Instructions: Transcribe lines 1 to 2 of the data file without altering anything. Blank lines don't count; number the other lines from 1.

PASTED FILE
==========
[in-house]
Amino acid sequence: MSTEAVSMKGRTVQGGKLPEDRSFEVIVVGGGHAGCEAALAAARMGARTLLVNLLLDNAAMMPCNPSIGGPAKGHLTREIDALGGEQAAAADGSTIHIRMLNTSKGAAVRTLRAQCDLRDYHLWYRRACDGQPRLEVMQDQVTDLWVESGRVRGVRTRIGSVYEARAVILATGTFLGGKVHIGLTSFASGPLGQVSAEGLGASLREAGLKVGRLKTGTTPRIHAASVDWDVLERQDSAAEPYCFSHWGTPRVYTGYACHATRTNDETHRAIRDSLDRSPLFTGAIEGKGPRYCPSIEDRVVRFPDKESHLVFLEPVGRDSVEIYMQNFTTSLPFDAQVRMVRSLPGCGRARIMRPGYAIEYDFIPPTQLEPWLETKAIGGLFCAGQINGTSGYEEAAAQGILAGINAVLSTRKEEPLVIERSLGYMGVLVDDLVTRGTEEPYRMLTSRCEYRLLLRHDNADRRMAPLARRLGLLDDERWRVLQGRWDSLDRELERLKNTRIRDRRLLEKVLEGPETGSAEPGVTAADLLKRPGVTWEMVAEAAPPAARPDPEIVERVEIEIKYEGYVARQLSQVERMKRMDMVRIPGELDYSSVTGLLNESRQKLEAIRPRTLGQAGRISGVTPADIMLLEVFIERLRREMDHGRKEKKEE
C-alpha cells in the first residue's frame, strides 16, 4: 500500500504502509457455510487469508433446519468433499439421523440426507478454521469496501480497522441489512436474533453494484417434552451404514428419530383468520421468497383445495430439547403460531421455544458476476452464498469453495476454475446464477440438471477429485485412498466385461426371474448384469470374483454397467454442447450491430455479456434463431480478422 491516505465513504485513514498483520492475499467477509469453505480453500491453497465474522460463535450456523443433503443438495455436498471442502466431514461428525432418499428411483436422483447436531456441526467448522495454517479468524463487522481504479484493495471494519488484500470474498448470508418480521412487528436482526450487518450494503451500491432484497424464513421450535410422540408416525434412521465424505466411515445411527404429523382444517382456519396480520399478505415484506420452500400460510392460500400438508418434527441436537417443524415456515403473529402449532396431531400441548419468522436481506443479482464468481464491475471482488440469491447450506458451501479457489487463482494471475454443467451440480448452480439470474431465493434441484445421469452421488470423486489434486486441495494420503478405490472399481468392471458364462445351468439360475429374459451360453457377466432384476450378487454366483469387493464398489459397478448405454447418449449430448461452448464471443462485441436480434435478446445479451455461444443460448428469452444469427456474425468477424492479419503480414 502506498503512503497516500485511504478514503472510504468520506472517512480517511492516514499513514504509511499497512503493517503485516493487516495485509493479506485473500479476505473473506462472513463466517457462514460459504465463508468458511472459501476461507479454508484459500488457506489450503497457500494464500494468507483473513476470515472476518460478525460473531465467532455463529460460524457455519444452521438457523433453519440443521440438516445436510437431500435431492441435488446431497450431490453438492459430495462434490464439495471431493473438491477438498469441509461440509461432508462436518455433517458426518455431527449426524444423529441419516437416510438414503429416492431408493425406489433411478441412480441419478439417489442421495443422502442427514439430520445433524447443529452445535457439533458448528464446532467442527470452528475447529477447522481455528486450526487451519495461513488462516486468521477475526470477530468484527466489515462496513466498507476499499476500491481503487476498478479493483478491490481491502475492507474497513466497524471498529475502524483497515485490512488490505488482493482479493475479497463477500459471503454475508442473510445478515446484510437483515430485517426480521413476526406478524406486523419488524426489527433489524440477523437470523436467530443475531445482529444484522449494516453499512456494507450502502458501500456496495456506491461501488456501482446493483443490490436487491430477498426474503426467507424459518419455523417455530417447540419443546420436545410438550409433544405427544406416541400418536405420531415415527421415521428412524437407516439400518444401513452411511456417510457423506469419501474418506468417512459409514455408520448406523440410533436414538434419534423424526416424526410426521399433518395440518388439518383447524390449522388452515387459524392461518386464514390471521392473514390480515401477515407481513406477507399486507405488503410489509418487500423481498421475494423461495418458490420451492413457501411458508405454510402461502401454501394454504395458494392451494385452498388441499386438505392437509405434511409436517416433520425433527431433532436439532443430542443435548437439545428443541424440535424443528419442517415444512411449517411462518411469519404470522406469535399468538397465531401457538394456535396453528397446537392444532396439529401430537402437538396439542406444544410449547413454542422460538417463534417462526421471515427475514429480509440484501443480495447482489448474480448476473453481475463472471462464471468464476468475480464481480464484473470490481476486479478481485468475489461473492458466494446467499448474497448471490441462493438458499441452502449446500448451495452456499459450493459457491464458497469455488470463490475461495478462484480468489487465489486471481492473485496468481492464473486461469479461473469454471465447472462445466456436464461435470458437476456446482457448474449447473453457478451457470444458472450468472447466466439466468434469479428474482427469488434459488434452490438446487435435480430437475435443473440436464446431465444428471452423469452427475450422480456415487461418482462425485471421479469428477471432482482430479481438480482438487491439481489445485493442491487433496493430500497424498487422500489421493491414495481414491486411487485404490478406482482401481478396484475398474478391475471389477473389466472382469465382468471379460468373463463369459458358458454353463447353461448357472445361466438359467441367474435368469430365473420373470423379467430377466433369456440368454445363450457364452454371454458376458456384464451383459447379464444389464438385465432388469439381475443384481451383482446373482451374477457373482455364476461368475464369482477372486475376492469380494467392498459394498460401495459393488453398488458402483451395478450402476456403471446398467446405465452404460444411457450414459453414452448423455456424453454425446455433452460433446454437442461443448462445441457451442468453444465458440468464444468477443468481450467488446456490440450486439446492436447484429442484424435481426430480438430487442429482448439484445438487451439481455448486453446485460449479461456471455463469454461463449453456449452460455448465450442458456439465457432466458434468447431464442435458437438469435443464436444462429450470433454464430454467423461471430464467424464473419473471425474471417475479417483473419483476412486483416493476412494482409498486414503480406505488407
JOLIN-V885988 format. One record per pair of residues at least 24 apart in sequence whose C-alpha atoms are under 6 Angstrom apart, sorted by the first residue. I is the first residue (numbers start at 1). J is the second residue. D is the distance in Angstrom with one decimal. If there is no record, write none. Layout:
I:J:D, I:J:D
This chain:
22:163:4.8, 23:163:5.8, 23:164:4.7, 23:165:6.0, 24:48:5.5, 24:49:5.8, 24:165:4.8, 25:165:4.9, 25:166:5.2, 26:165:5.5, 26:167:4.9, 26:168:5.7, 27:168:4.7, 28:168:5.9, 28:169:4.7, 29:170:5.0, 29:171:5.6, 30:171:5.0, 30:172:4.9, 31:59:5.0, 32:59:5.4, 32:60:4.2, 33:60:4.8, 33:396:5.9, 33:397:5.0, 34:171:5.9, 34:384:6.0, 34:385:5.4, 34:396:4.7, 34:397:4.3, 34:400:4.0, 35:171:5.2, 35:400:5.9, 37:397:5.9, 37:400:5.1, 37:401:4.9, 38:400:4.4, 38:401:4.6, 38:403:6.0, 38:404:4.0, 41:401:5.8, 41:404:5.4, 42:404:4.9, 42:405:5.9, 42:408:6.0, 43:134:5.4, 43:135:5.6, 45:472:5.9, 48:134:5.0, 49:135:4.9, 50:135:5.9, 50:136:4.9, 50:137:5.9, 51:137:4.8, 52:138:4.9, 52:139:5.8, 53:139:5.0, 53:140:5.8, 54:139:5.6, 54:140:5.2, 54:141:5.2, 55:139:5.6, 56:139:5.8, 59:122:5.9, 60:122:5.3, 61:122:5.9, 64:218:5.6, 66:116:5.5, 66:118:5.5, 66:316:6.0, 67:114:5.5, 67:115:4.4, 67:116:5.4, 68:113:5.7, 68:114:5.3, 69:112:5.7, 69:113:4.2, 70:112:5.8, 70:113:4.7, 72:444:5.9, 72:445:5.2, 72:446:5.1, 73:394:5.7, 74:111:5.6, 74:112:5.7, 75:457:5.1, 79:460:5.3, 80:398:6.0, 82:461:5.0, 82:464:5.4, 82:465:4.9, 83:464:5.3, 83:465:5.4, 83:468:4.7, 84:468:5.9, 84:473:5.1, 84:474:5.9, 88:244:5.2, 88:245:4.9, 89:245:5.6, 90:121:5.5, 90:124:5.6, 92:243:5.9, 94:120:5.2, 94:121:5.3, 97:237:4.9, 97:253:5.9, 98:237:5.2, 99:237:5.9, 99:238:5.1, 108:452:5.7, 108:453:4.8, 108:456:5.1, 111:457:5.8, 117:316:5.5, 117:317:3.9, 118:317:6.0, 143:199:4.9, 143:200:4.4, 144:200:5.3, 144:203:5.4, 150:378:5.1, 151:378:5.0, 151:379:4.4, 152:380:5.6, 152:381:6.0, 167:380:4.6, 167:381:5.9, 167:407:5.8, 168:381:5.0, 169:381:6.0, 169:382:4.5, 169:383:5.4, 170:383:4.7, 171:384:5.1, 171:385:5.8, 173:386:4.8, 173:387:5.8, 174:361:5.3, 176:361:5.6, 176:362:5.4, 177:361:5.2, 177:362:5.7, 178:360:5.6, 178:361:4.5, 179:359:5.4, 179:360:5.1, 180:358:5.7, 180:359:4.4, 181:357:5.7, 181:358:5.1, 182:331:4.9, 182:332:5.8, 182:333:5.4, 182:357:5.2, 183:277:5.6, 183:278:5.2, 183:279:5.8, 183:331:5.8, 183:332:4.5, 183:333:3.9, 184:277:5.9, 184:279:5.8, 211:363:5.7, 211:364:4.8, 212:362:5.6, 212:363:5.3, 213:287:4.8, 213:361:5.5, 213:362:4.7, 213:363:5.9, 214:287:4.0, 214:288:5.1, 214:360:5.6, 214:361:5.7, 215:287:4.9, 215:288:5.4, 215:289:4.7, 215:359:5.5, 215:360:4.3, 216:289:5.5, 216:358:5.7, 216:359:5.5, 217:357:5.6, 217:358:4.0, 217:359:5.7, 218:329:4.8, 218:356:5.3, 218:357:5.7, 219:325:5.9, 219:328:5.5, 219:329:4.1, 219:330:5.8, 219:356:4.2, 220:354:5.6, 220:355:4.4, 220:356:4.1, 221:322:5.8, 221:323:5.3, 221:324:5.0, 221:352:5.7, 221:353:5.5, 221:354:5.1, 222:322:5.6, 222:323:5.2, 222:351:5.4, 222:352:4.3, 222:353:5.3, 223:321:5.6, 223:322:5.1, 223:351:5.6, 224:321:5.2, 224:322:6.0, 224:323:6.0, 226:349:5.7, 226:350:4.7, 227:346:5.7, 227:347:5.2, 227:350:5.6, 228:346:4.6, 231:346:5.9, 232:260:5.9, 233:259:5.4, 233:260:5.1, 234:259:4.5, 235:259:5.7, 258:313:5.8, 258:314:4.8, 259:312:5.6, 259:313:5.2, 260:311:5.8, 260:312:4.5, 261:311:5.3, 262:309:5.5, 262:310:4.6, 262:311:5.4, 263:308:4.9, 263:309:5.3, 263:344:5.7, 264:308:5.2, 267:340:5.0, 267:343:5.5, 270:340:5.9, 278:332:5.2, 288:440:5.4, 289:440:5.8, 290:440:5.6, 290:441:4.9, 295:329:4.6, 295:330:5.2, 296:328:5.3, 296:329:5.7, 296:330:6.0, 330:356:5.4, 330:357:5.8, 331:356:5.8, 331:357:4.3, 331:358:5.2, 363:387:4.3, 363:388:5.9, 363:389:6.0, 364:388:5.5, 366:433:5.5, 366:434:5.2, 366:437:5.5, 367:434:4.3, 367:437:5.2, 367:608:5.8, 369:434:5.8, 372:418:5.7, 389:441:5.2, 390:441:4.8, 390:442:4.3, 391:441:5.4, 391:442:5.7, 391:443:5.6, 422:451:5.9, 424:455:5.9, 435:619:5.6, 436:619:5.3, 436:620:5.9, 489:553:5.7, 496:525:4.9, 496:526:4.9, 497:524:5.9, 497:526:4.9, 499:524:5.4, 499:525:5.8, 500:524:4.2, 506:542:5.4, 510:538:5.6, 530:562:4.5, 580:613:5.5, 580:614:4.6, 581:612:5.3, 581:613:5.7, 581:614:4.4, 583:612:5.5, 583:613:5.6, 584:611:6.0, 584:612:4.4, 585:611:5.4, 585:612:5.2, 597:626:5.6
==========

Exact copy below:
[in-house]
Amino acid sequence: MSTEAVSMKGRTVQGGKLPEDRSFEVIVVGGGHAGCEAALAAARMGARTLLVNLLLDNAAMMPCNPSIGGPAKGHLTREIDALGGEQAAAADGSTIHIRMLNTSKGAAVRTLRAQCDLRDYHLWYRRACDGQPRLEVMQDQVTDLWVESGRVRGVRTRIGSVYEARAVILATGTFLGGKVHIGLTSFASGPLGQVSAEGLGASLREAGLKVGRLKTGTTPRIHAASVDWDVLERQDSAAEPYCFSHWGTPRVYTGYACHATRTNDETHRAIRDSLDRSPLFTGAIEGKGPRYCPSIEDRVVRFPDKESHLVFLEPVGRDSVEIYMQNFTTSLPFDAQVRMVRSLPGCGRARIMRPGYAIEYDFIPPTQLEPWLETKAIGGLFCAGQINGTSGYEEAAAQGILAGINAVLSTRKEEPLVIERSLGYMGVLVDDLVTRGTEEPYRMLTSRCEYRLLLRHDNADRRMAPLARRLGLLDDERWRVLQGRWDSLDRELERLKNTRIRDRRLLEKVLEGPETGSAEPGVTAADLLKRPGVTWEMVAEAAPPAARPDPEIVERVEIEIKYEGYVARQLSQVERMKRMDMVRIPGELDYSSVTGLLNESRQKLEAIRPRTLGQAGRISGVTPADIMLLEVFIERLRREMDHGRKEKKEE